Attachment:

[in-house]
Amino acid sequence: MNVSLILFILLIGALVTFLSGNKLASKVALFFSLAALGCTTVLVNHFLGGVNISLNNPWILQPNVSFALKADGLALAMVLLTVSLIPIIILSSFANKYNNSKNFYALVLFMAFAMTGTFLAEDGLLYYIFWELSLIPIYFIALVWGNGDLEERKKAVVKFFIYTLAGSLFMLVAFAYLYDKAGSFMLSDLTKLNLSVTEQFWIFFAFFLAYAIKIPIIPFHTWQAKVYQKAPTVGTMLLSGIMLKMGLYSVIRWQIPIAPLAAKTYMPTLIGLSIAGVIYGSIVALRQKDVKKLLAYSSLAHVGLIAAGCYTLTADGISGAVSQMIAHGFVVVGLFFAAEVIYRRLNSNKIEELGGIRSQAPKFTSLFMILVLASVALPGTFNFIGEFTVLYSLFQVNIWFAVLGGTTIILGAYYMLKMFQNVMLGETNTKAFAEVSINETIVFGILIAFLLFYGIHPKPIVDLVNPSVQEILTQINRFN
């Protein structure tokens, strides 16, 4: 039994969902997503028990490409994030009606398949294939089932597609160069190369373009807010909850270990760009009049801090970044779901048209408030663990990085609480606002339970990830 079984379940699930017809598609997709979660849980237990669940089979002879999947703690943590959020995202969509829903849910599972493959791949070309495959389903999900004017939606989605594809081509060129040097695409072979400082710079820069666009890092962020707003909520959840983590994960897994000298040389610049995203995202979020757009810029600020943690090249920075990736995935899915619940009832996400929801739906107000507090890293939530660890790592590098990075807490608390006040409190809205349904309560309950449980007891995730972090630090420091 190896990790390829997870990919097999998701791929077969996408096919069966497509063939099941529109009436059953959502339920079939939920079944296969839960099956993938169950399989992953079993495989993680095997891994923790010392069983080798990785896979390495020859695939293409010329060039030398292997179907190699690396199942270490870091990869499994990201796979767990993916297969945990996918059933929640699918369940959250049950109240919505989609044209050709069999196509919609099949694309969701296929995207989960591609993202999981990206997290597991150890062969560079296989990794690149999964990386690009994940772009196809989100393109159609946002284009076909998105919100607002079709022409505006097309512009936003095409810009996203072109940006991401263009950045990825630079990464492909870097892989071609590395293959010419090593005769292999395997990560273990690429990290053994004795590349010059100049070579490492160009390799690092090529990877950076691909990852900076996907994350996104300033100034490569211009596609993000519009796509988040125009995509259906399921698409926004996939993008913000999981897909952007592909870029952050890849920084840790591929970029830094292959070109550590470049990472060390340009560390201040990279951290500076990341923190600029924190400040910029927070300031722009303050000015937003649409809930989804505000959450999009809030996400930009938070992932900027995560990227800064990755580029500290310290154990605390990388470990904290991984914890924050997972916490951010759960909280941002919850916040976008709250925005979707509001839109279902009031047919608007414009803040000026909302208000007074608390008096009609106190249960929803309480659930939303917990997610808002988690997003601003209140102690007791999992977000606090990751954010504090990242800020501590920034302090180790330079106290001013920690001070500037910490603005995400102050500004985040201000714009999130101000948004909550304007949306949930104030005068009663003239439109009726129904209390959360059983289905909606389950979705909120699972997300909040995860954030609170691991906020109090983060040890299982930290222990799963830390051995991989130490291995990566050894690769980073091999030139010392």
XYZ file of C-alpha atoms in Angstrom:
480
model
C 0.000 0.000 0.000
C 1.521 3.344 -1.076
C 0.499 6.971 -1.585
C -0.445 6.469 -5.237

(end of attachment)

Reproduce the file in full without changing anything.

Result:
[in-house]
Amino acid sequence: MNVSLILFILLIGALVTFLSGNKLASKVALFFSLAALGCTTVLVNHFLGGVNISLNNPWILQPNVSFALKADGLALAMVLLTVSLIPIIILSSFANKYNNSKNFYALVLFMAFAMTGTFLAEDGLLYYIFWELSLIPIYFIALVWGNGDLEERKKAVVKFFIYTLAGSLFMLVAFAYLYDKAGSFMLSDLTKLNLSVTEQFWIFFAFFLAYAIKIPIIPFHTWQAKVYQKAPTVGTMLLSGIMLKMGLYSVIRWQIPIAPLAAKTYMPTLIGLSIAGVIYGSIVALRQKDVKKLLAYSSLAHVGLIAAGCYTLTADGISGAVSQMIAHGFVVVGLFFAAEVIYRRLNSNKIEELGGIRSQAPKFTSLFMILVLASVALPGTFNFIGEFTVLYSLFQVNIWFAVLGGTTIILGAYYMLKMFQNVMLGETNTKAFAEVSINETIVFGILIAFLLFYGIHPKPIVDLVNPSVQEILTQINRFN
């Protein structure tokens, strides 16, 4: 039994969902997503028990490409994030009606398949294939089932597609160069190369373009807010909850270990760009009049801090970044779901048209408030663990990085609480606002339970990830 079984379940699930017809598609997709979660849980237990669940089979002879999947703690943590959020995202969509829903849910599972493959791949070309495959389903999900004017939606989605594809081509060129040097695409072979400082710079820069666009890092962020707003909520959840983590994960897994000298040389610049995203995202979020757009810029600020943690090249920075990736995935899915619940009832996400929801739906107000507090890293939530660890790592590098990075807490608390006040409190809205349904309560309950449980007891995730972090630090420091 190896990790390829997870990919097999998701791929077969996408096919069966497509063939099941529109009436059953959502339920079939939920079944296969839960099956993938169950399989992953079993495989993680095997891994923790010392069983080798990785896979390495020859695939293409010329060039030398292997179907190699690396199942270490870091990869499994990201796979767990993916297969945990996918059933929640699918369940959250049950109240919505989609044209050709069999196509919609099949694309969701296929995207989960591609993202999981990206997290597991150890062969560079296989990794690149999964990386690009994940772009196809989100393109159609946002284009076909998105919100607002079709022409505006097309512009936003095409810009996203072109940006991401263009950045990825630079990464492909870097892989071609590395293959010419090593005769292999395997990560273990690429990290053994004795590349010059100049070579490492160009390799690092090529990877950076691909990852900076996907994350996104300033100034490569211009596609993000519009796509988040125009995509259906399921698409926004996939993008913000999981897909952007592909870029952050890849920084840790591929970029830094292959070109550590470049990472060390340009560390201040990279951290500076990341923190600029924190400040910029927070300031722009303050000015937003649409809930989804505000959450999009809030996400930009938070992932900027995560990227800064990755580029500290310290154990605390990388470990904290991984914890924050997972916490951010759960909280941002919850916040976008709250925005979707509001839109279902009031047919608007414009803040000026909302208000007074608390008096009609106190249960929803309480659930939303917990997610808002988690997003601003209140102690007791999992977000606090990751954010504090990242800020501590920034302090180790330079106290001013920690001070500037910490603005995400102050500004985040201000714009999130101000948004909550304007949306949930104030005068009663003239439109009726129904209390959360059983289905909606389950979705909120699972997300909040995860954030609170691991906020109090983060040890299982930290222990799963830390051995991989130490291995990566050894690769980073091999030139010392």
XYZ file of C-alpha atoms in Angstrom:
480
model
C 0.000 0.000 0.000
C 1.521 3.344 -1.076
C 0.499 6.971 -1.585
C -0.445 6.469 -5.237